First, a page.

In this respect, the new Rules clarify the date of the commencement of the proceedings which is the date on which the Request is received by the Centre (Art.2.5). In presence of an agreement with a limitation mechanism - usually in case of a multi-tiered dispute resolution clause - the new Rules provide that such time limit shall start running on the date the Centre acknowledges receipt either of the Request or of the filing fee, whichever is later (Art. 2.6). This Article was included to discourage the practice consisting of filing a Request to trigger the running of the time period, without paying the filing fee, and then allowing the relevant time period to expire without actually starting the conciliation or mediation. These tactics were possible as according to the Rules no Request may be processed without the payment of the filing fee (Art.6.1).
Where there is no agreement of the parties to refer to the Rules, the Mediation Rules may still apply. This was already the case under the 2001 Rules (Art. 2(B)). In such case, the party that wishes to propose to refer the dispute to the Mediation Rules must file a Request with the Centre containing the information listed above. Upon receipt of the Request, the Centre will inform the other party and may assist the parties in considering the proposal (Art.3.1). The contribution of the new Rules is to codify the practice of the ADR Secretariat - now the Centre - of taking a more pro-active approach by reaching out the other party and informing it about the procedure pursuant to the Mediation Rules (3). If the parties reach an agreement, the proceedings commence on the date on which the Centre sends a written confirmation to the parties that an agreement has been reached (Art.3.3). Where no agreement is reached within 15 days from the date of receipt of the Request, the proceedings shall not commence. In this respect, the new Rules strengthen the power of the Centre as it may, where reasonable, extend the time limit of 15 days for the parties to reach an agreement (Art.3.4).
The new Mediation Rules also preserve the flexibility of the procedure. As already mentioned, despite the change of name, a wide variety of settlement techniques including mediation may be used by the parties. Accordingly, the party filing a Request for Mediation must indicate the settlement procedure agreed by the parties or, in the absence of agreement, propose a settlement procedure (Art.2.1 and 3.1). In addition, the Rules provide that the parties may agree to modify the provisions of the Rules, subject to the agreement of the Centre. According to Article 1.4, if the Centre considers that the changes are not compliant with the spirit of the Rules, it may decide not to administer the procedure. If such changes intervene after the confirmation of the appointment of the Mediator, they are also subject to the Mediator’s approval. This provision avoids compelling a Mediator or a Neutral to engage in a procedure that he or she has not agreed or with which he or she is not familiar or comfortable. In respect of the manner in which the mediation is to be conducted, the new Rules provide that it shall be discussed between the parties and the Mediator (Art.7.1). The Mediator shall send to the parties a written note explaining how the mediation will be conducted. By referring to the Rules, the parties agree to participate in the proceedings until receipt of such note (Art. 7.2). This flexibility allows the different cultural and legal backgrounds of each party and the Mediator to be taken into account.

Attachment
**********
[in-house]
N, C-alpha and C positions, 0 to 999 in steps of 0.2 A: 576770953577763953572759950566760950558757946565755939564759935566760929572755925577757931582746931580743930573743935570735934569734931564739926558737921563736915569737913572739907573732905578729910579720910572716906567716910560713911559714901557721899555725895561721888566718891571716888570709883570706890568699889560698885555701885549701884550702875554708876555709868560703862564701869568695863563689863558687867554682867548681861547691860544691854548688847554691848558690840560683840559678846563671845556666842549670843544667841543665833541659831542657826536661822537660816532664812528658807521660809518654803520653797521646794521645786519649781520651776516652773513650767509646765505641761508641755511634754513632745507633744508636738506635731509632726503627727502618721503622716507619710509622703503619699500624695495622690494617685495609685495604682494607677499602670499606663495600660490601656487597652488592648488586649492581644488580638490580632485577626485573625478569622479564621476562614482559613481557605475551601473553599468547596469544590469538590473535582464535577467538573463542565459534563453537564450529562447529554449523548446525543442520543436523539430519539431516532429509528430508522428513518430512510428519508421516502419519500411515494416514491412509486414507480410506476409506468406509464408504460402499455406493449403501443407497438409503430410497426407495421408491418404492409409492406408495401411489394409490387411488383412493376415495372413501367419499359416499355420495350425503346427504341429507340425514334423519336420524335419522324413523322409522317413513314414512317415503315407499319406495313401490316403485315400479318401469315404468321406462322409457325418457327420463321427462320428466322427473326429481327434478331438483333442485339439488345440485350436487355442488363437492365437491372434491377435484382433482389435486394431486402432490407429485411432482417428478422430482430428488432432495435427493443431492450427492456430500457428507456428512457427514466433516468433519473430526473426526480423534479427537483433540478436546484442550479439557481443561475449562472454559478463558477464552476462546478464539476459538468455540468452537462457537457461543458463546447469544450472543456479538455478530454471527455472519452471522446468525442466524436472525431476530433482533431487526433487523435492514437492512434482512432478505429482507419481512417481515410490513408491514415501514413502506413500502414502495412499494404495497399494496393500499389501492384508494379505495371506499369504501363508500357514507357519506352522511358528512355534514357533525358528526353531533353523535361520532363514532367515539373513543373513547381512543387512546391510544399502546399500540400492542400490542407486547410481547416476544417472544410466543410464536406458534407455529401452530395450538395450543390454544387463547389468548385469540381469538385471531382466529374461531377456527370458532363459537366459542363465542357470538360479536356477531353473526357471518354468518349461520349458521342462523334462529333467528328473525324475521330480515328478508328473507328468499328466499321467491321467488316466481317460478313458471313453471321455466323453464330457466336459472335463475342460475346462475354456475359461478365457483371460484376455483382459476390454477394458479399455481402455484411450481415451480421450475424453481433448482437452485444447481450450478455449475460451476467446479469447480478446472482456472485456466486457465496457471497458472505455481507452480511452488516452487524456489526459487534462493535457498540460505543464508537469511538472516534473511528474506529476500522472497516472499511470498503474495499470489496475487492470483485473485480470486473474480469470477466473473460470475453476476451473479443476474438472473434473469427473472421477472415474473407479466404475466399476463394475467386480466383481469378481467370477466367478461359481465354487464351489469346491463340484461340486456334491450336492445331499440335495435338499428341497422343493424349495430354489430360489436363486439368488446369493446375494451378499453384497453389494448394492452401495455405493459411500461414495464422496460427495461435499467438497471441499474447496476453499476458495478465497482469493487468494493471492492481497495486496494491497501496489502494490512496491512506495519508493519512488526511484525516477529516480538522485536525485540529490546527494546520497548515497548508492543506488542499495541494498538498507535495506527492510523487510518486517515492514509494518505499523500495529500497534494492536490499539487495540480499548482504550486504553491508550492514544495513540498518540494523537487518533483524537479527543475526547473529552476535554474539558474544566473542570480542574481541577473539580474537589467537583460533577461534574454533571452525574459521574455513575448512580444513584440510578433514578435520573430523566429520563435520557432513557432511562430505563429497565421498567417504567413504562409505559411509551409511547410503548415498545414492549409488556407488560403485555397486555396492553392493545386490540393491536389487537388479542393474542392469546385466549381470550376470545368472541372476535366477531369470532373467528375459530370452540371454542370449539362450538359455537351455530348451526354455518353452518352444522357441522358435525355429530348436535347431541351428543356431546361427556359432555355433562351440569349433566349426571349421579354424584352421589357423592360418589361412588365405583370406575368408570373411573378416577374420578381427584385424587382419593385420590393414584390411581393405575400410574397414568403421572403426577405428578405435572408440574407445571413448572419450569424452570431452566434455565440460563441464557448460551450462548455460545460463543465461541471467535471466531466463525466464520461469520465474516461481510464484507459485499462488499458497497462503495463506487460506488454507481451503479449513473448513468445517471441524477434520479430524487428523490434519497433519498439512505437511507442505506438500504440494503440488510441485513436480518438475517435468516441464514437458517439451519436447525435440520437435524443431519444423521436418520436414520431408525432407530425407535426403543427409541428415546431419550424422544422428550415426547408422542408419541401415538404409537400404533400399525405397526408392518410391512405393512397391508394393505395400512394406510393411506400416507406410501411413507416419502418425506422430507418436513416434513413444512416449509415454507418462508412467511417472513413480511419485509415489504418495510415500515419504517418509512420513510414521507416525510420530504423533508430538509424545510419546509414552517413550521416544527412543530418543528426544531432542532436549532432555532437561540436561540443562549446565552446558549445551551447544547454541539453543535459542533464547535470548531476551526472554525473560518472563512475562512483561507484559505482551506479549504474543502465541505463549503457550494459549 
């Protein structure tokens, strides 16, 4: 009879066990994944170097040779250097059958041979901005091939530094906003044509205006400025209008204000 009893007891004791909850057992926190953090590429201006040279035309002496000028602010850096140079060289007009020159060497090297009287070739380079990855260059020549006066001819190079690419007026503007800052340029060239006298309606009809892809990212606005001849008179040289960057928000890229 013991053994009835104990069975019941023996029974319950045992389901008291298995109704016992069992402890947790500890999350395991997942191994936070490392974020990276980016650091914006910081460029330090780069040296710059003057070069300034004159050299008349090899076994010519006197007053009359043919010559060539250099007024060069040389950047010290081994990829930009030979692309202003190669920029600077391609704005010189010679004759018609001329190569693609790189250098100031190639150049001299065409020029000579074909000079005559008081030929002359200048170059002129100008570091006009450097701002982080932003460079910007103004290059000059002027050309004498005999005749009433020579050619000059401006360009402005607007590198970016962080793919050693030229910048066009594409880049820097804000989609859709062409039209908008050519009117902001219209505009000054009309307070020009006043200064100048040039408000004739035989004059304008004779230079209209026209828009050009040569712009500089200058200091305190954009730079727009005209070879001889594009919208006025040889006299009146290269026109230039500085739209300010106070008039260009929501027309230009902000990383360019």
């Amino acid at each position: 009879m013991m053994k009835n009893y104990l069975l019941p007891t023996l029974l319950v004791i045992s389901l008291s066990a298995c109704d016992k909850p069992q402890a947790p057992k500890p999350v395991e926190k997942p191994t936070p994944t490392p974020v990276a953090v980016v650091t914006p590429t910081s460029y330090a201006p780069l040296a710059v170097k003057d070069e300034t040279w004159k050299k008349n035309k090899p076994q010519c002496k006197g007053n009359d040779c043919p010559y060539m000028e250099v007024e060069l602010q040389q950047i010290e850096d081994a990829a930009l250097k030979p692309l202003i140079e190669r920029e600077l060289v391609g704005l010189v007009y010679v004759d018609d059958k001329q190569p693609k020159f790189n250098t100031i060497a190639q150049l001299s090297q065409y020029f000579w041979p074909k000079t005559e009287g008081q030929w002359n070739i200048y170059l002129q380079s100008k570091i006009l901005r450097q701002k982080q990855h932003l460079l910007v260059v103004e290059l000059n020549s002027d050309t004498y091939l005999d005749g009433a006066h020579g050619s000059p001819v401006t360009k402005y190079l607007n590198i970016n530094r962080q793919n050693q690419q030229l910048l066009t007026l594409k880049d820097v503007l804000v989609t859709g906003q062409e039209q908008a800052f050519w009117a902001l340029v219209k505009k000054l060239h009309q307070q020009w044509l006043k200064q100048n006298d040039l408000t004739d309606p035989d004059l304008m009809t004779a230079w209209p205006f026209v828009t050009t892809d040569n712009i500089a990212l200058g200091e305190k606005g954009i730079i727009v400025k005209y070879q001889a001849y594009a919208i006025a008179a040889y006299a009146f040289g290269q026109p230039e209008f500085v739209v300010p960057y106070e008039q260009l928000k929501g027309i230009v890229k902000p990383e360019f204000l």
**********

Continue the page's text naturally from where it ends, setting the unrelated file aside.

With respect to termination of the procedure, the changes are minor. The reasons for terminating the procedure have not evolved and are set out in Article 8 of the Rules. There are essentially the same as the reasons contained in the 2001 ADR Rules. Accordingly, proceedings which have been commenced pursuant to the Rules terminate once the parties have signed a settlement agreement (Art.8.1(a)), upon notification to the Mediator by any of the parties that it has decided to abandon the proceeding (Art.8.1(b)), upon notification in writing by the Mediator to the parties that the mediation has been completed (Art.8.1.(c)), upon notification in writing by the Mediator to the parties that, in his or her opinion, the Mediation will not resolve the dispute (Art.8.1(d)), upon the expiration of the time-limit notified in writing by the Centre to the parties (Art.8.1(e)), upon notification by the Centre to the parties, no later than 7 days after the due date, that any payment pursuant to the Rules has not been made (Art. 8.1(f)) or upon notification by the Centre to the parties of the failure to appoint a Mediator or the impossibility of appointing a Mediator. One of the changes relating to termination is that under the new Rules, the Centre will only send a notice of termination of the proceedings to the parties and not to the Mediator. The other change allows the Centre to terminate the proceedings more rapidly in case of non-payment of the fees as, under the new Rules, the Centre may notify the parties of such termination after a period of 7 days has elapsed from the due date whereas the 2001 ADR Rules provided for a period of 15 days. Although the Centre has no incentive to terminate the proceedings hastily, these provisions may be useful when it became obvious to the Centre that non-payment of the fees has become a tactic for preventing the progress of the Mediation.